“It’s a great way to experience the real Jordan,” said Bashir Daoud, General Manager at the Jordan Trail Association. The route passes through 52 local villages and organisers are working to engage communities with homestays and cooking experiences among other tourism-related enterprises.
“This is the other side of tourism that you don’t get to see. Visitors can go in and interact directly with locals, meet Bedouin people and see a different way of life,” Daoud added.
JTA is also working with The Royal Society for the Conservation of Nature (RSCN) in Jordan to pass through a greater number of national parks and “show tourists more of Jordan’s best side.”
To illustrate the scope of Jordan’s unsung attractions, JTB recently launched a series of promotional videos that take viewers on hikes through deep desert canyons, abseiling down 100-foot waterfalls, climbing to the summits of Wadi Rum peaks and winding along the forest trails of verdant Ajloun in the north.
The campaign taps into a broader global trend towards adventure tourism, with Middle East countries like Jordan poised to take advantage of people’s desire to head off the beaten track in lesser-known locations.
“The demand for experiential and meaningful travel is growing, and Jordan is at the forefront of this movement,” said Haddad.


Airbus warns could leave Britain if no Brexit deal

Updated 22 June 2018
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Airbus warns could leave Britain if no Brexit deal

  • Industry analysts say Airbus would be unlikely to pull out of the UK abruptly because of long lead times and waiting lists for its planes
  • Airbus, which makes wings for all its passenger jets in the UK, said that leaving both the EU’s single market and customs union immediately

PARIS: European aviation giant Airbus warned Thursday it could be forced to pull out of the UK if Britain leaves the European Union without a deal.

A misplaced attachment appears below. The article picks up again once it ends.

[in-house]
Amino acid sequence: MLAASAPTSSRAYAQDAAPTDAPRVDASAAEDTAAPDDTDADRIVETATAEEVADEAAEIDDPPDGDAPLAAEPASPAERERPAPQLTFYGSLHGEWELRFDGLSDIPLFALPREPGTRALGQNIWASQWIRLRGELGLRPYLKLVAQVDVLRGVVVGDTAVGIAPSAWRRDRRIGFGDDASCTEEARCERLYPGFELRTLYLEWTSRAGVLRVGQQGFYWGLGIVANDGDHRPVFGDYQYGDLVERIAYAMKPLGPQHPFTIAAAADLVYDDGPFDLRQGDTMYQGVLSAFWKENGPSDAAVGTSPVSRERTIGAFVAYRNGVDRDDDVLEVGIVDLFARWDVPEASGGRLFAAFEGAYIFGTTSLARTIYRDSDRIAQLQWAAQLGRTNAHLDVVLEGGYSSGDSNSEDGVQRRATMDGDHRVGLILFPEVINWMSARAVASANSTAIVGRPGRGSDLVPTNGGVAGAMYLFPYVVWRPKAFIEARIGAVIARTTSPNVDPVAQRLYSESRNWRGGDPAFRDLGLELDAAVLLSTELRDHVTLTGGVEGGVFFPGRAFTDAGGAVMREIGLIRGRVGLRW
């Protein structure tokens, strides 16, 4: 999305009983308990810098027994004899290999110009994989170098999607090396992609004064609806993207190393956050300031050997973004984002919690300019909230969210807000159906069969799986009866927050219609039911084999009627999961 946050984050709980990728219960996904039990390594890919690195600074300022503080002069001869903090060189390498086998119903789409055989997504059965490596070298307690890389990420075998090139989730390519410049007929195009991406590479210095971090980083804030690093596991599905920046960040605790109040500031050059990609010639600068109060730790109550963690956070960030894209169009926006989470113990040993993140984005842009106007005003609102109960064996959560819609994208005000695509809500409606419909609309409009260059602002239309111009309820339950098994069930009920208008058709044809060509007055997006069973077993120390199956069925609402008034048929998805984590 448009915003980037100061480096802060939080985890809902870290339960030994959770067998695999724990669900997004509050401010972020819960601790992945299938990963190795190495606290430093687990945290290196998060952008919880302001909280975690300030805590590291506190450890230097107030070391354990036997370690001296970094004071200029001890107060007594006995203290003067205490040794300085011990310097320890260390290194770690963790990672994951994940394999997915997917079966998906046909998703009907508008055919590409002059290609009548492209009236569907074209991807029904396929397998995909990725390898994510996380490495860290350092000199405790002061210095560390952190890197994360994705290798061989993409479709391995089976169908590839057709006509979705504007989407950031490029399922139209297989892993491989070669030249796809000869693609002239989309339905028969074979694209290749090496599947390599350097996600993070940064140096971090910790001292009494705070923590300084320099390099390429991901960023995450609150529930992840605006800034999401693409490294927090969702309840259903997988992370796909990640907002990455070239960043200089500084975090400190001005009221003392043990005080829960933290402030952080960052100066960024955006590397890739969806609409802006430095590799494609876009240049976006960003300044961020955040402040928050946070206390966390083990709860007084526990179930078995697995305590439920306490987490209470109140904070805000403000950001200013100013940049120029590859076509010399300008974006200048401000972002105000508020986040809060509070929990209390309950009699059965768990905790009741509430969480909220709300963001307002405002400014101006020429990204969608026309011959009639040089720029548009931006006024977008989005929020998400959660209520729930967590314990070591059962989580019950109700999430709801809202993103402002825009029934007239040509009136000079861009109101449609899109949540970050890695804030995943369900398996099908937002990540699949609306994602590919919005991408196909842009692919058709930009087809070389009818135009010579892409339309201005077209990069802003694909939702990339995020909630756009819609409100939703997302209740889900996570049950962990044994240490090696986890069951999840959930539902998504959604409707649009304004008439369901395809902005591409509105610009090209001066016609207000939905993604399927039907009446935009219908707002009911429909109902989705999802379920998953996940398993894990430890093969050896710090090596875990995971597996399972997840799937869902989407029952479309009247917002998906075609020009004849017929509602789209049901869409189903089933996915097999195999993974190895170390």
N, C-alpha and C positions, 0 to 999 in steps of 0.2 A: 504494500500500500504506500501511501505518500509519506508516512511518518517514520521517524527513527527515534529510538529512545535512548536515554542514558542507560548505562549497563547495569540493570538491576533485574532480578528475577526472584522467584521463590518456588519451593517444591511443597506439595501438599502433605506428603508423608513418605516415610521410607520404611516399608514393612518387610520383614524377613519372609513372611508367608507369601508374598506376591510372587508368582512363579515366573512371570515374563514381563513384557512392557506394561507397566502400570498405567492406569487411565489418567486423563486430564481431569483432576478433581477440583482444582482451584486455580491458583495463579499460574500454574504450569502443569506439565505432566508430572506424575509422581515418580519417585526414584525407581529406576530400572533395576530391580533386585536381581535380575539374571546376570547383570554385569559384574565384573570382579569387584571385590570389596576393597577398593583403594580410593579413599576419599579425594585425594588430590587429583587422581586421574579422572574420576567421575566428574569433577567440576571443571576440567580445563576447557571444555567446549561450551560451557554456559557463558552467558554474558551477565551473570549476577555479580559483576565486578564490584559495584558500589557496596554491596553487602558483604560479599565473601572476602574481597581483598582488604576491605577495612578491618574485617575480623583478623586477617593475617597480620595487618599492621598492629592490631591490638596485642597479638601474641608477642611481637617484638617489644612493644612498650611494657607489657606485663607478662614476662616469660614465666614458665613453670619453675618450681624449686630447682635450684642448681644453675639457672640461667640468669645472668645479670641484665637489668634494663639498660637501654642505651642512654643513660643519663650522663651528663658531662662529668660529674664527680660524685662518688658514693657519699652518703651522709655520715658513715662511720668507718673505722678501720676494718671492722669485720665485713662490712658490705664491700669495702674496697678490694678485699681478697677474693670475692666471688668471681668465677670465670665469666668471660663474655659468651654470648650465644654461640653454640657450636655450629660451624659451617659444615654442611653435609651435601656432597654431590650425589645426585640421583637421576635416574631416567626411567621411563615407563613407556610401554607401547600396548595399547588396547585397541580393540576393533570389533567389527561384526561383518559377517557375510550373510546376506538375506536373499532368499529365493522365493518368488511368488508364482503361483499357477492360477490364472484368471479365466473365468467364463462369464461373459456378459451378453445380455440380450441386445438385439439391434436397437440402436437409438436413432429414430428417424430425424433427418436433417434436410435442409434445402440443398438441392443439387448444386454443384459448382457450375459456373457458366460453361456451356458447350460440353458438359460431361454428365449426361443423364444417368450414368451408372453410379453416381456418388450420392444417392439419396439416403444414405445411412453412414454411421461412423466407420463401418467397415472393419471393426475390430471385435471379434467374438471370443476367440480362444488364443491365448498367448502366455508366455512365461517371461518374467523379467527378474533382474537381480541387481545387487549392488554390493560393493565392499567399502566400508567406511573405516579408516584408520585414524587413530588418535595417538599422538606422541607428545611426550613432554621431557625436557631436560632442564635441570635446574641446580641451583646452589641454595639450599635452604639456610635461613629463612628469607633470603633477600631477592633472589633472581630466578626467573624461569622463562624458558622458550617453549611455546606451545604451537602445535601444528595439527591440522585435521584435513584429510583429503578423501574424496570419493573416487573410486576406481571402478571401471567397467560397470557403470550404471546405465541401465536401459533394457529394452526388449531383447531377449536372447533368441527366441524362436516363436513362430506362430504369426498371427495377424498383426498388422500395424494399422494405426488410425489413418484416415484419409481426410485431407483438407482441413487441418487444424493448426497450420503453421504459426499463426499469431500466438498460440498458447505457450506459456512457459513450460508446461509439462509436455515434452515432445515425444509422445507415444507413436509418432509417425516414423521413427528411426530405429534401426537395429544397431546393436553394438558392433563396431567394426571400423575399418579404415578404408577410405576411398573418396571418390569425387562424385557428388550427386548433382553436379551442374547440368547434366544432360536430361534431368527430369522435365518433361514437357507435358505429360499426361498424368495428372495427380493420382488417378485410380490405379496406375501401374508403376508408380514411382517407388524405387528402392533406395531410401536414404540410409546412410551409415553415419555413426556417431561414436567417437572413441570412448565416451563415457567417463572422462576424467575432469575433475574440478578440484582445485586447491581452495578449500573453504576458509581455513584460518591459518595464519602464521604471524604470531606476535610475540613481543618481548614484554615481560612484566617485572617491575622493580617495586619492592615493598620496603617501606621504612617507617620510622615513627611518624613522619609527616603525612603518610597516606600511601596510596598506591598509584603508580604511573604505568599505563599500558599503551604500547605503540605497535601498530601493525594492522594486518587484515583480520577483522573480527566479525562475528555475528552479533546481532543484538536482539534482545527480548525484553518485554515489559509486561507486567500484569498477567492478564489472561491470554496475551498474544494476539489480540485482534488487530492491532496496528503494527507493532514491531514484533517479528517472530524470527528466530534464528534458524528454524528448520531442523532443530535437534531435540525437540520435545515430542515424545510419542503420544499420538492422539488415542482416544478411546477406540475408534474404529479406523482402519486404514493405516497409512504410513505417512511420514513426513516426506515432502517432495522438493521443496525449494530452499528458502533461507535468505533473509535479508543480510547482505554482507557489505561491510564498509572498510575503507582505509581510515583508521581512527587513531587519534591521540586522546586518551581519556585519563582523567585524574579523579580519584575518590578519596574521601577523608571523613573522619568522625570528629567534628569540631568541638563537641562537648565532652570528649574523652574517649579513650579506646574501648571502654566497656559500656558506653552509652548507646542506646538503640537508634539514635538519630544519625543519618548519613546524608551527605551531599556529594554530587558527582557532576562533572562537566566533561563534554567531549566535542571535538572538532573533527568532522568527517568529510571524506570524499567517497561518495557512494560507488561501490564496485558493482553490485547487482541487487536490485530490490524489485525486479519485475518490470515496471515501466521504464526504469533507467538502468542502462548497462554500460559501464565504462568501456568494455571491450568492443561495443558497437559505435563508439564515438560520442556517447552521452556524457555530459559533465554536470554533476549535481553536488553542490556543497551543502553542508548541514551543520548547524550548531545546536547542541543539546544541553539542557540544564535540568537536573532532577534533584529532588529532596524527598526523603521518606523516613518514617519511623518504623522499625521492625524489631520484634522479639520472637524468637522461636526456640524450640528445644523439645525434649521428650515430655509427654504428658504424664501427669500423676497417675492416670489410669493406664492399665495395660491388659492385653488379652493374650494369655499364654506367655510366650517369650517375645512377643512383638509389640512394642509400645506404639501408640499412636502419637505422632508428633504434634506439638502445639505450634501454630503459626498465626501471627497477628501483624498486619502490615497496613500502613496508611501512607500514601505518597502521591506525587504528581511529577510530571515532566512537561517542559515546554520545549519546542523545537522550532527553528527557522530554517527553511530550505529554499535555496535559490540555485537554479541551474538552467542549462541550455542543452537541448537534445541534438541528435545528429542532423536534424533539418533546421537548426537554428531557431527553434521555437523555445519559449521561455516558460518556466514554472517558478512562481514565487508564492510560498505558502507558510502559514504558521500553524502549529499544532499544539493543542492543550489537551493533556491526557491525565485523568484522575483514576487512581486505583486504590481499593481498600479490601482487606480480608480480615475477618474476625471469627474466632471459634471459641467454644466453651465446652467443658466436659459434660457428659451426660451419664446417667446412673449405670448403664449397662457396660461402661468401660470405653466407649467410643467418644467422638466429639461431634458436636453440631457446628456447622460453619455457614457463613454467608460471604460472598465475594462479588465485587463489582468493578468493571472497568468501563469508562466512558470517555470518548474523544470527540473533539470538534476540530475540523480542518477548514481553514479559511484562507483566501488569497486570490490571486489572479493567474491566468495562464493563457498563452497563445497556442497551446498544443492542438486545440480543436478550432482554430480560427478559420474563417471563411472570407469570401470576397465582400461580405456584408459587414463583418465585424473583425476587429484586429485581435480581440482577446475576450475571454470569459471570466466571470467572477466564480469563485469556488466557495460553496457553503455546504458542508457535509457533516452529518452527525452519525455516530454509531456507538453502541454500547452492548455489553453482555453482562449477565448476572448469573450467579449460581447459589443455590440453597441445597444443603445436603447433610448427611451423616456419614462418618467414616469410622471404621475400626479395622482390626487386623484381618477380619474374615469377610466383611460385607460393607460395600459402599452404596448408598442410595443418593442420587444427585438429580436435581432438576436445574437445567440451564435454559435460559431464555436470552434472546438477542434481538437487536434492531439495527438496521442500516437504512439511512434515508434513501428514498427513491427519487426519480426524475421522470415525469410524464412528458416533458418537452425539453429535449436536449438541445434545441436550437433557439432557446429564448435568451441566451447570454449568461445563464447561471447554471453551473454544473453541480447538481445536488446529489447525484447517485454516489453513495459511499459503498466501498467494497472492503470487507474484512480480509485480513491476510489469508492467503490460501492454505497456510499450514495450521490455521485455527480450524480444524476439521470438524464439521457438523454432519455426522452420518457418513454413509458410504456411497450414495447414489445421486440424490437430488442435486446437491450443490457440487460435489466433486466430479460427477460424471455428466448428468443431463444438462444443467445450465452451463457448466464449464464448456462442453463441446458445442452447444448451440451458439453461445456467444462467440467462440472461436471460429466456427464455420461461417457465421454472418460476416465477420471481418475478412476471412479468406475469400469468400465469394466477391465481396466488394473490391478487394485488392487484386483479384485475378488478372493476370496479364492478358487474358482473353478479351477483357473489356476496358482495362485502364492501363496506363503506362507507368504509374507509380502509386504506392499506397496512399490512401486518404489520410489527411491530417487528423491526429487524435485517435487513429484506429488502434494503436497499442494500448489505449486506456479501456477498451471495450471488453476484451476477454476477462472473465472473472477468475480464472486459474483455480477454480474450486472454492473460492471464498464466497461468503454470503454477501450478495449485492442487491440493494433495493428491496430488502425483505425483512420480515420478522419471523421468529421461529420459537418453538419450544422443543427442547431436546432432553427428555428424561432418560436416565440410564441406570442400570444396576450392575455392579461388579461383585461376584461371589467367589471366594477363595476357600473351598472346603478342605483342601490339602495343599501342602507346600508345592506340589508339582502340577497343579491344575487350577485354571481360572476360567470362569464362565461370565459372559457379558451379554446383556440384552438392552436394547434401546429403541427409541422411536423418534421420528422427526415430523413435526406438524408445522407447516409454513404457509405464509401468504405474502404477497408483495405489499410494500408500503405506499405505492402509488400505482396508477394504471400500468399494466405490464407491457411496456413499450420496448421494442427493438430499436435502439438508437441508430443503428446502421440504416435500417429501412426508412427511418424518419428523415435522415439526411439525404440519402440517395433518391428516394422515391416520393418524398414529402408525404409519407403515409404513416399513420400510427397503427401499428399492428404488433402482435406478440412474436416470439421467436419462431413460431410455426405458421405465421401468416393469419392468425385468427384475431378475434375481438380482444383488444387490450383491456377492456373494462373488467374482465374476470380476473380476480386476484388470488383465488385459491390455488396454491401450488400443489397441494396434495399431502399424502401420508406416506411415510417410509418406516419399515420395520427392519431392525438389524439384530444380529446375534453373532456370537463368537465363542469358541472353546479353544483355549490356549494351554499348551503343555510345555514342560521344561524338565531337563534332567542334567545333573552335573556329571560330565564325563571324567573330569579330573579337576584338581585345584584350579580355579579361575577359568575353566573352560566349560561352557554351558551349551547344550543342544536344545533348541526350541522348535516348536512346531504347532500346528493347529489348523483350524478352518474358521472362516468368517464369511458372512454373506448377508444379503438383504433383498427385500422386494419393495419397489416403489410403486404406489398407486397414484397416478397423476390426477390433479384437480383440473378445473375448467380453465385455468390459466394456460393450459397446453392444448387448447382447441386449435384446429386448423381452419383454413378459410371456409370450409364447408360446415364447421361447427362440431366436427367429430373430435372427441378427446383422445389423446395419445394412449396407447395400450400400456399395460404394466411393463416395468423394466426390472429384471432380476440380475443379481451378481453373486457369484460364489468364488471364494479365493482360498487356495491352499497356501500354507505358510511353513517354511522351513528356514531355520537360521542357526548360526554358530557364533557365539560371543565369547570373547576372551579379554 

In a Brexit risk assessment, Airbus said Britain withdrawing from the EU without a deal “would lead to severe disruption and interruption of UK production.”
“This scenario would force Airbus to reconsider its investments in the UK, and its long-term footprint in the country, severely undermining UK efforts to keep a competitive and innovative aerospace industry, developing high value jobs and competences,” it warned.
“Put simply, a no deal scenario directly threatens Airbus’ future in the UK,” Tom Williams, chief operating officer of Airbus Commercial Aircraft, said in a statement.
In its risk assessment, Airbus said under a “no deal” scenario, delays and disruptions to its production could cost it up to one billion euros ($1.2 billion) a week in lost turnover.
It said a no-deal Brexit “would be catastrophic” for the aviation group.
Airbus employs 14,000 people at more than 25 sites in Britain, where it manufactures the wings of its aircraft.
“In any scenario, Brexit has severe negative consequences for the UK aerospace industry and Airbus in particular,” Williams said.
“While Airbus understands that the political process must go on, as a responsible business we require immediate details on the pragmatic steps that should be taken to operate competitively,” he said.
“Without these, Airbus believes that the impacts on our UK operations could be significant. We have sought to highlight our concerns over the past 12 months, without success.”
On the future trade relationship between Britain and the EU, Airbus said the current transition period, which runs until December 2020, “is too short for the EU and UK Governments to agree the outstanding issues, and too short for Airbus to implement the required changes with its extensive supply chain.”
“In this scenario, Airbus would carefully monitor any new investments in the UK and refrain from extending the UK suppliers/partners base.”
Britain is due to leave the European Union in March 2019 but continue the current trading arrangements during the transition phase to December 2020 to give time for the two sides to agree the terms of a new partnership.